Born on 12 February 1878 in Wellington and a pupil at Wellington School, Gamlin was, by the age of seventeen, already built like the proverbial barn door and an intimidating presence. He had also, by that age, already represented Somerset both at cricket and rugby, but it was as an England rugby international that he would find fame. He would represent his country fifteen times between 1899 and 1904.
Herbert Gamlin had not taken up the game until the age of fourteen. Association football was the code of choice at the time at Wellington School. Having not been coached in rugby, his methods were very unorthodox. When it came to his ‘long raking touch-finders’ his schooling had served him well, but when he caught the ball, he did so away from his body, rather than hugging it as was normally the case. His huge hands and superb hand-eye coordination meant that he rarely dropped the ball. As for his tackling, his is described as taking opponents early, by throwing himself towards them and ‘smothering’ both man and ball. Sam Woods said that Gamlin ‘not only brought down a man but shook him [in the sense of leaving him shaken]’. His tackling earned him the moniker ‘Octopus’. In Football: The Rugby Union Game (published in 1925), Rev F. Marshall states that ‘Somerset provided England with their best full-back in Gamlin’. A description in the Gloucester Echo of the twenty-year-old Gamlin, selected for the game against Wales in January 1900, tells us that:
He is half an inch over six feet and weighing a little more than fourteen stone, and he is a teetotaller and non-smoker … A prodigious left kick, with a cat-like tackle.
Even at the time of his death, people were still talking in awed tones of one particular performance against Scotland at Edinburgh, in 1902. The Scots had overrun England, but on upwards of a dozen occasions, Gamlin had tackled his man in one-on-one situations. With twenty-five minutes to go, England were somehow ahead, with two tries, to Scotland’s one. Scotland threw the kitchen sink at Gamlin but time and again he came to his side’s rescue. England won the game 6-3: two tries to one. Even the most begrudging of the Scottish crowd must have realised that they had witnessed greatness. Very probably because of his prowess as a rugby player, he was offered employment at Devonport as a clerk and turned out regularly for Devonport Albion.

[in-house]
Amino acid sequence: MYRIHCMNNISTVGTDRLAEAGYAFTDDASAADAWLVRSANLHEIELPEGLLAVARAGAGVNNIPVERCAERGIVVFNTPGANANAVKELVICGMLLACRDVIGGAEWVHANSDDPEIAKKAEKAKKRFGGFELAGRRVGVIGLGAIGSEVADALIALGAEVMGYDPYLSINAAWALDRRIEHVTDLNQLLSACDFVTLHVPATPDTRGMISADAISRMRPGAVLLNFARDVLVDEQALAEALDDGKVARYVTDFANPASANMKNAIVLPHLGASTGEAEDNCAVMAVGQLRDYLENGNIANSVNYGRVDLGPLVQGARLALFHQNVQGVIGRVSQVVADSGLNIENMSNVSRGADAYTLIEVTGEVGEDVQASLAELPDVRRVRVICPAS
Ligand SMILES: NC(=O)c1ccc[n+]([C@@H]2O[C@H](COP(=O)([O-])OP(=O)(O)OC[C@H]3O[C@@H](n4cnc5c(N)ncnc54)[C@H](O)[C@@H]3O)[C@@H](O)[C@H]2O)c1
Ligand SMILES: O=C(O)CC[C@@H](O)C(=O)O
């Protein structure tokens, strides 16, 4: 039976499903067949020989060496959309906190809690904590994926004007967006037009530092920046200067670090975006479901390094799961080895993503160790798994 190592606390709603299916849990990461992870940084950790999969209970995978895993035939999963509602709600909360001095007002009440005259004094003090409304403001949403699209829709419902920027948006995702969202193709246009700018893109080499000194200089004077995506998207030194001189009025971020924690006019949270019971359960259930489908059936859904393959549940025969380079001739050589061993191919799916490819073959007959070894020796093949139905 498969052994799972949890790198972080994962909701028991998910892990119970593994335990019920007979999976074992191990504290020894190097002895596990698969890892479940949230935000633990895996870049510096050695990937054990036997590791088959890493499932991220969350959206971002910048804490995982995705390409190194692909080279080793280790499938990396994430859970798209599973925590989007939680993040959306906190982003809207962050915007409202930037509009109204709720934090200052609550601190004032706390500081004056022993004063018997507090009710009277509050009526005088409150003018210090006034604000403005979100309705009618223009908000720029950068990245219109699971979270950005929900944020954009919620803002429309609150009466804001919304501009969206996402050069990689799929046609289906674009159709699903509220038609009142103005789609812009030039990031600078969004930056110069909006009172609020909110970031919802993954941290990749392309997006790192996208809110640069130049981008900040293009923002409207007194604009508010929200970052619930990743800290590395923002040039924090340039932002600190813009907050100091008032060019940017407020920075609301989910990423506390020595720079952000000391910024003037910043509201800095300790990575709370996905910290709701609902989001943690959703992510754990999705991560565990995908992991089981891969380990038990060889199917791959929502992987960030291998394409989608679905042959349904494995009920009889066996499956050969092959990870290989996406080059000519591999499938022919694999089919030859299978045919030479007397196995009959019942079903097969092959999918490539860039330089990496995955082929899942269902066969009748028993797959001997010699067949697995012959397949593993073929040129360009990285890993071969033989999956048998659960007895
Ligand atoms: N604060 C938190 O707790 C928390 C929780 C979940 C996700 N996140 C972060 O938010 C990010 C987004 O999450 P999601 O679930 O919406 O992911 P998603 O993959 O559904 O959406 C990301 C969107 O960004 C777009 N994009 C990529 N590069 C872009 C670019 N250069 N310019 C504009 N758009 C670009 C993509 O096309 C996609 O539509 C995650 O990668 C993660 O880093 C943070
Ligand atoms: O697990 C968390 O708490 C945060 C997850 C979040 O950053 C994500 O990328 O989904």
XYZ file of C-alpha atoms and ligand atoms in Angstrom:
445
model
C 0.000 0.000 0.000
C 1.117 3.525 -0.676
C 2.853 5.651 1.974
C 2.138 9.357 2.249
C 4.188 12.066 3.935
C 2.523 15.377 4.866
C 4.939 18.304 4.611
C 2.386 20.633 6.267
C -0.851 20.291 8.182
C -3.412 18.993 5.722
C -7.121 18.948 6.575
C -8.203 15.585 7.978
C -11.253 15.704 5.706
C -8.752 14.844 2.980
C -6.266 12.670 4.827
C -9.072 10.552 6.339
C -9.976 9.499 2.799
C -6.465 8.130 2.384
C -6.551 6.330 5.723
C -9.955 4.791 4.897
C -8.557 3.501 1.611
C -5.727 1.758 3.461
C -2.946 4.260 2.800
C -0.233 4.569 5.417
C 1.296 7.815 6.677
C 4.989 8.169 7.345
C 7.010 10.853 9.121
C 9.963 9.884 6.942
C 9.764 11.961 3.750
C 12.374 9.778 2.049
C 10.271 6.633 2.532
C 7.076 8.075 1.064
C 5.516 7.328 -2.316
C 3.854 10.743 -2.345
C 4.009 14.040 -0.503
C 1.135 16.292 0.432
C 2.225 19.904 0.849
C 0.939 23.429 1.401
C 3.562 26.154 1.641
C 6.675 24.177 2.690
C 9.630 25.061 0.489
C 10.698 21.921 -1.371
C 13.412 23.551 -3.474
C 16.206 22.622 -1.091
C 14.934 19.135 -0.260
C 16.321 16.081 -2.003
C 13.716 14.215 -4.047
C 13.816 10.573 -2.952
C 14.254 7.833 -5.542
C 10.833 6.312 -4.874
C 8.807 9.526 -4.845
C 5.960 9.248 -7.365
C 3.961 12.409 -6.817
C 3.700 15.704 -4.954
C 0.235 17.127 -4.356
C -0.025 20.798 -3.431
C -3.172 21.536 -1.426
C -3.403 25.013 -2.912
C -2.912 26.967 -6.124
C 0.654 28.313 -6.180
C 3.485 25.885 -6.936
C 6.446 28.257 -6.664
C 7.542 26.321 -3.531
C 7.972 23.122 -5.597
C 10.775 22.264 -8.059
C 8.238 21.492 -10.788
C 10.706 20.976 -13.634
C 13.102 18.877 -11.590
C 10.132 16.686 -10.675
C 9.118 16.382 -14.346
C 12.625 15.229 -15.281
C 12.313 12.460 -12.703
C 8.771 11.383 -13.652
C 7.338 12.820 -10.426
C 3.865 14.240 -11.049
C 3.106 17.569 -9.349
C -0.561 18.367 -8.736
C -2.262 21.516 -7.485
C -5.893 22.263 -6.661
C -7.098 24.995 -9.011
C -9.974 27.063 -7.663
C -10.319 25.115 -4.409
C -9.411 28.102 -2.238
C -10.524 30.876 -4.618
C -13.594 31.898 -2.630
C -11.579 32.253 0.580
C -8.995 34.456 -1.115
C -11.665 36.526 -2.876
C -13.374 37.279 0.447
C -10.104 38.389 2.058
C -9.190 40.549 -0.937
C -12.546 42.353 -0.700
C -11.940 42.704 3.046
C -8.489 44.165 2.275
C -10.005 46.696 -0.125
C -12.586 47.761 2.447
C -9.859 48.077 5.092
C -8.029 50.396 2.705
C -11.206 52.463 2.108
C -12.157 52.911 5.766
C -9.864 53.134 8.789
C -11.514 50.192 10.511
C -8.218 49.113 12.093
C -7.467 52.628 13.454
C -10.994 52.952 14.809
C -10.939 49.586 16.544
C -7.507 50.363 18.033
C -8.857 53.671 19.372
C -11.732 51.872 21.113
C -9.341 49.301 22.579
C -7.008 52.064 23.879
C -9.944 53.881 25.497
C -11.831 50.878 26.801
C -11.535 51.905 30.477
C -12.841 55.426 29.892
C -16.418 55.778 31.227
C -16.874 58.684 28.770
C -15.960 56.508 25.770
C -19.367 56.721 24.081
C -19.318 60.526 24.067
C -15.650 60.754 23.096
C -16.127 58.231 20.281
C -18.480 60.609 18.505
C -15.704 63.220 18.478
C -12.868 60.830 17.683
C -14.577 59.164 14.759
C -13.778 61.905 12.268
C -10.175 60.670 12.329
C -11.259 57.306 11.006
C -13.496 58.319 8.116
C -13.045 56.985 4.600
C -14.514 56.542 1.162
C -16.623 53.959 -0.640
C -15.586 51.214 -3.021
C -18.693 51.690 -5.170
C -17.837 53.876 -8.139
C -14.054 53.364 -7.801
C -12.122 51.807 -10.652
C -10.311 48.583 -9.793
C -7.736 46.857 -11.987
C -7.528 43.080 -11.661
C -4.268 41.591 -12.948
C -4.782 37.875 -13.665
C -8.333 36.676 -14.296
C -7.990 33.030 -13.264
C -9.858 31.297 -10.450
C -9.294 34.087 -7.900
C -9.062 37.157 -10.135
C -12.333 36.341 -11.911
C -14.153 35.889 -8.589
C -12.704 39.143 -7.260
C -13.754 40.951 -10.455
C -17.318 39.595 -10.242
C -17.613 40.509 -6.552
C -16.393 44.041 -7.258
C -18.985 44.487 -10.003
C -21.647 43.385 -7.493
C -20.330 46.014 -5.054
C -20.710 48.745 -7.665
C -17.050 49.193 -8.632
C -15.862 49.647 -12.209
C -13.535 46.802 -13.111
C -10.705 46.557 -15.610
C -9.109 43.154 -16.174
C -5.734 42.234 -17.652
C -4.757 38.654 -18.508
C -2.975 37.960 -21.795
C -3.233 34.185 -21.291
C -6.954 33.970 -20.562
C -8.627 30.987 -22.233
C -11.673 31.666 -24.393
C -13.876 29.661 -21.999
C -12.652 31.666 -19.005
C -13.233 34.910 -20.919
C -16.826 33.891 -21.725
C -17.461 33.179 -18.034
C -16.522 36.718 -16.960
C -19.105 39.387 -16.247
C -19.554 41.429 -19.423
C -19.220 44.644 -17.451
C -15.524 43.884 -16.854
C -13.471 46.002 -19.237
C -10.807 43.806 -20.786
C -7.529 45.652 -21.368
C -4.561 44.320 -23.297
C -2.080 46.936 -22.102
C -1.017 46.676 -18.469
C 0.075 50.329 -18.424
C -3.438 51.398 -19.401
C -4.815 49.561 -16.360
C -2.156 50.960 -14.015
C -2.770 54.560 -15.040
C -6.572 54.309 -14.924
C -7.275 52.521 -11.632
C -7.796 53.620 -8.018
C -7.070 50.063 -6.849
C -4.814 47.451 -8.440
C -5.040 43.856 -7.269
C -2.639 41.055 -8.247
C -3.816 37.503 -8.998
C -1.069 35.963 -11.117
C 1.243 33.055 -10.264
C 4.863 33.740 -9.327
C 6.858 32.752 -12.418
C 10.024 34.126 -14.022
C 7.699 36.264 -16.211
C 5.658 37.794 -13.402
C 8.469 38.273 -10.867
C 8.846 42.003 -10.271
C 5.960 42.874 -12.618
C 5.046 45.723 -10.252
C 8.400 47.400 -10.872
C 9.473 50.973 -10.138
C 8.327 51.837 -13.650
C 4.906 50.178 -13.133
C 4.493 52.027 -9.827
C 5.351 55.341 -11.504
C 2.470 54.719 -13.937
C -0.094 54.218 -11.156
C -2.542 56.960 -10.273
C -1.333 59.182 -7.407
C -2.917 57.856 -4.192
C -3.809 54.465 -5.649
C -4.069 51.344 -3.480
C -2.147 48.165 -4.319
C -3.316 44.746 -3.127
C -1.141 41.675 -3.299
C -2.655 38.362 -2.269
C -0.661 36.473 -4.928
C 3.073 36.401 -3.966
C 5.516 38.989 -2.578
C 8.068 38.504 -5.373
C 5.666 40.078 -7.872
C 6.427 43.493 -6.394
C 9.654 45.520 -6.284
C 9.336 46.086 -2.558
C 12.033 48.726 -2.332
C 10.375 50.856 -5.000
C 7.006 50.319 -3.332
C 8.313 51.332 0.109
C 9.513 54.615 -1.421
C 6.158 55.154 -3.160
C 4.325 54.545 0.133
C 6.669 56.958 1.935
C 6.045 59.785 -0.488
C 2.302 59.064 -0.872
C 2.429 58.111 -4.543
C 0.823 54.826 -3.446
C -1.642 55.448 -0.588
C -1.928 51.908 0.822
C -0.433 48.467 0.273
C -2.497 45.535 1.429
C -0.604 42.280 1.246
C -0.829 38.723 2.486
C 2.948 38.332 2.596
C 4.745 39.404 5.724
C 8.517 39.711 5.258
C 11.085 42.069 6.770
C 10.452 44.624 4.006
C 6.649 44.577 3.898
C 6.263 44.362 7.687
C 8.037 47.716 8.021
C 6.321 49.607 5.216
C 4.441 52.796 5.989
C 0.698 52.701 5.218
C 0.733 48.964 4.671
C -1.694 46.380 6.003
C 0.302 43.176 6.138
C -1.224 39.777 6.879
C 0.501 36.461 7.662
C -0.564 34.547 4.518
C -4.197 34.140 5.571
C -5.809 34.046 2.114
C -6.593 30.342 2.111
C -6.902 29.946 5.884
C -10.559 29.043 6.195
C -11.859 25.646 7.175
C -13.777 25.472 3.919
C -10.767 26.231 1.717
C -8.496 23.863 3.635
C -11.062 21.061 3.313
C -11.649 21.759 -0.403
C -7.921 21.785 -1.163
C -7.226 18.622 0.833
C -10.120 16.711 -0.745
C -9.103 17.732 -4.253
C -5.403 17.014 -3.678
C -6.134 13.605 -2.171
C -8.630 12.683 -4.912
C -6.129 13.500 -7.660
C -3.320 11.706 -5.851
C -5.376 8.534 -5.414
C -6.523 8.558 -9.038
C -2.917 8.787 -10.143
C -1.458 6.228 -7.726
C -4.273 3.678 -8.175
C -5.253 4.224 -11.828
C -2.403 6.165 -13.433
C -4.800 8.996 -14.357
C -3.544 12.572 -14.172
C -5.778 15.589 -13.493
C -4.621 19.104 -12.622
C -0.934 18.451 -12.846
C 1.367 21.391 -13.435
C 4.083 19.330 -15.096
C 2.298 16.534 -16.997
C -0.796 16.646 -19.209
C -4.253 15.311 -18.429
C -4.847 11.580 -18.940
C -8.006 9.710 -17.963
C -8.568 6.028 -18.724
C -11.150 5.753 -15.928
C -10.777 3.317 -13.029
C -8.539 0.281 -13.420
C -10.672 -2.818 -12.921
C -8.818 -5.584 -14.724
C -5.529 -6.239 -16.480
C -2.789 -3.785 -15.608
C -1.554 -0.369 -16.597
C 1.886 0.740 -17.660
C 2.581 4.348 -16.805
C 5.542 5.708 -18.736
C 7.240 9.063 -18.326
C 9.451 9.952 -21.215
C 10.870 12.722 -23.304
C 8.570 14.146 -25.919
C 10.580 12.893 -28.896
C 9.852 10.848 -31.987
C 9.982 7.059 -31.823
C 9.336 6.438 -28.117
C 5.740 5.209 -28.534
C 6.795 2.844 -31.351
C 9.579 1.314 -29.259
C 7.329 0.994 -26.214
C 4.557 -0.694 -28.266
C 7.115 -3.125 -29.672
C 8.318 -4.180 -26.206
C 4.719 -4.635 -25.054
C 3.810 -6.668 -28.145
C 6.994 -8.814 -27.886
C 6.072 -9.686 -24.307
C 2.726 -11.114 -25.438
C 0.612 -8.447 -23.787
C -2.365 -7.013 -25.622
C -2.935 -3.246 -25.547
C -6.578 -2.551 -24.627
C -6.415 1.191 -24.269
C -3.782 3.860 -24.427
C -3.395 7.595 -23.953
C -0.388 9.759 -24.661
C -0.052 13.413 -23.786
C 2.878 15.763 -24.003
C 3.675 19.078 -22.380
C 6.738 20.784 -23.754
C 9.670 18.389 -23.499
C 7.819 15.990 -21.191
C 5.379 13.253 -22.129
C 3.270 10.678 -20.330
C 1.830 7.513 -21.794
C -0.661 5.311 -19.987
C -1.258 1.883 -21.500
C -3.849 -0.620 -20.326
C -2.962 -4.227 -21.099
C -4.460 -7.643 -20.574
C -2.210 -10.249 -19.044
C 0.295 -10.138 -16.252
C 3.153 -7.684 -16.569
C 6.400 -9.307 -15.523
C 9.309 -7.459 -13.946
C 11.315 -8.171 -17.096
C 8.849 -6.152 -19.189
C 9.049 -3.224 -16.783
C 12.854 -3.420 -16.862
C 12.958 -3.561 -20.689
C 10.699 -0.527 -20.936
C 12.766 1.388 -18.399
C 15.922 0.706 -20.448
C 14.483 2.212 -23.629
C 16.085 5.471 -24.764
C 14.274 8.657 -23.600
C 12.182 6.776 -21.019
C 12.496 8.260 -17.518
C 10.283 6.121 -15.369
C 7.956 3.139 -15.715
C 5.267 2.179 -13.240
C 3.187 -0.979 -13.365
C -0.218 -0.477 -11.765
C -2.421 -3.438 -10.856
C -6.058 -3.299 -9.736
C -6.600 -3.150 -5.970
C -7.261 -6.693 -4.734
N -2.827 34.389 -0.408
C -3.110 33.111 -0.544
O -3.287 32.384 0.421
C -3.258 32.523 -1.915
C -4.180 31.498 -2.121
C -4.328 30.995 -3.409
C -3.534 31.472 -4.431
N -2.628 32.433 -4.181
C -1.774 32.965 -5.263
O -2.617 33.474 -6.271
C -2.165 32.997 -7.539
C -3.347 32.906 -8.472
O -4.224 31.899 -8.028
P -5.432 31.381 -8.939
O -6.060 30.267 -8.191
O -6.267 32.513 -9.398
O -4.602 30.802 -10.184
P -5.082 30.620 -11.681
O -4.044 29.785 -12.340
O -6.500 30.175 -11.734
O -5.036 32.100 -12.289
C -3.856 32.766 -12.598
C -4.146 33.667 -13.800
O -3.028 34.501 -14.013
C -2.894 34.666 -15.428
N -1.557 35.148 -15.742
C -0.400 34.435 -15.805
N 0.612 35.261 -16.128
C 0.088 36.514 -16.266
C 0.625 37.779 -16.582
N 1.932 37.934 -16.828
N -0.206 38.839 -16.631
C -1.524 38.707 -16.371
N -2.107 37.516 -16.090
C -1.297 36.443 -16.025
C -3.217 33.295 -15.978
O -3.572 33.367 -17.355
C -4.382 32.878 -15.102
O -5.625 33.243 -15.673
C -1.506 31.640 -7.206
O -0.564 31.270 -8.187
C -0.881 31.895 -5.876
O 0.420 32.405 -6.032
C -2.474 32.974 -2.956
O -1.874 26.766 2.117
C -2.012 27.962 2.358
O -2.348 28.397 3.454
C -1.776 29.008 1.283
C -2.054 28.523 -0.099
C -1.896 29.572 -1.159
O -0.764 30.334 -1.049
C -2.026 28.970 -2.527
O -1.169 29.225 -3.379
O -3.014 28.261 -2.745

Although the news that a seventeen-year-old giant of a man was destined for rugby glory would have been enough to persuade Sam Woods to give him a chance to play for Somerset at cricket, Herbert Gamlin came with some credentials. He had starred as a schoolboy bowler, with the high point being his 6 for 2 against Blundell’s School. The other wickets had fallen to F. C. Roberts, who would also play for Somerset. A right-arm off-spinner, Gamlin made his debut against Essex. In the following match, on 15 July 1895, he took the wicket of Lancashire’s Archie MacLaren on a placid track at the County Ground, Taunton. Regrettably, MacLaren already had a record-breaking 424 runs to his name. As for his batting, over his first two games, Gamlin managed two sets of pairs. The modes of dismissal had been run out, stumped, hit wicket and caught. In his third and final game, he did at least cobble together seven runs (although he took no more wickets).
Herbert’s work for the Admiralty would take him and his young family to Surrey. At the time of his death on 12 July 1937, in Pylford Bridge, Cheam, fifty-nine-year-old Herbert Gamlin was an ‘official in the department of the Directory of Dockyards to the Admiralty’. Unsurprisingly, his obituaries focus on his abilities as a rugby player, rather than as a civil servant or cricketer.
Stephen Edden was born and brought up in the Taunton area and began watching Somerset in 1963. After retiring from a career in business, he is now a writer. He has just completed a set of biographies of the 167 players who appeared for Somerset CCC in the County Championship up to 1914 and he hopes that the book will be published in 2016. He’s already started to repeat the exercise for the men who played first-class cricket for Somerset in the 1880s and is always on the look-out for early photographs or documents.